A Polish court on Thursday overturned a Warsaw city ban on a march organized by far-right nationalist groups, justifying the decision on constitutional grounds of the freedom of assembly.
The decision by Judge Michal Jakubowski is the latest development surrounding contentious, confusing preparations for an Independence Day march on Sunday in the Polish capital to honor the country’s 100 years of independence.
For a decade, far-right nationalists have been holding marches on the Nov. 11 Independence Day in Warsaw. This year fears of demonstrations of extremism and possible clashes with counter-protesters threatened to overshadow other events on the nation’s centenary calendar.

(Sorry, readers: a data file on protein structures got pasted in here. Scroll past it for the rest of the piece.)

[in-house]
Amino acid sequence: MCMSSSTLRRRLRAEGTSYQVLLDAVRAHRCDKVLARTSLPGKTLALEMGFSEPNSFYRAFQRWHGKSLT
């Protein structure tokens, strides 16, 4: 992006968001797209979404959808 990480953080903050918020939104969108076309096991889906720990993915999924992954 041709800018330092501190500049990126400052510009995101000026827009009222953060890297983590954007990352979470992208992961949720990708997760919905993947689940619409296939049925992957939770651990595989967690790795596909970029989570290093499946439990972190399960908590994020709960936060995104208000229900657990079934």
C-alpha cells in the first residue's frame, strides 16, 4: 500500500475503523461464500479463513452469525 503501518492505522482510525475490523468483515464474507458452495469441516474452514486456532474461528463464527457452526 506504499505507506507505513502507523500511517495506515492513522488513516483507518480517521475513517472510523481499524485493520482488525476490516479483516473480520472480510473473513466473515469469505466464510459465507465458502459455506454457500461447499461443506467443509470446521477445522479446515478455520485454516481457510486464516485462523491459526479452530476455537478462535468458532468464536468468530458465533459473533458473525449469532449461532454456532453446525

Last year marchers carried xenophobic banners proclaiming the desire for a “White Europe” that drew international criticism, especially coming only a few months after a violent rally of white nationalists in Charlottesville, Virginia.
Polish government officials had tried for months to persuade the nationalists to make the Warsaw march this year an inclusive affair involving state officials without any provocative banners but the two sides were unable to agree.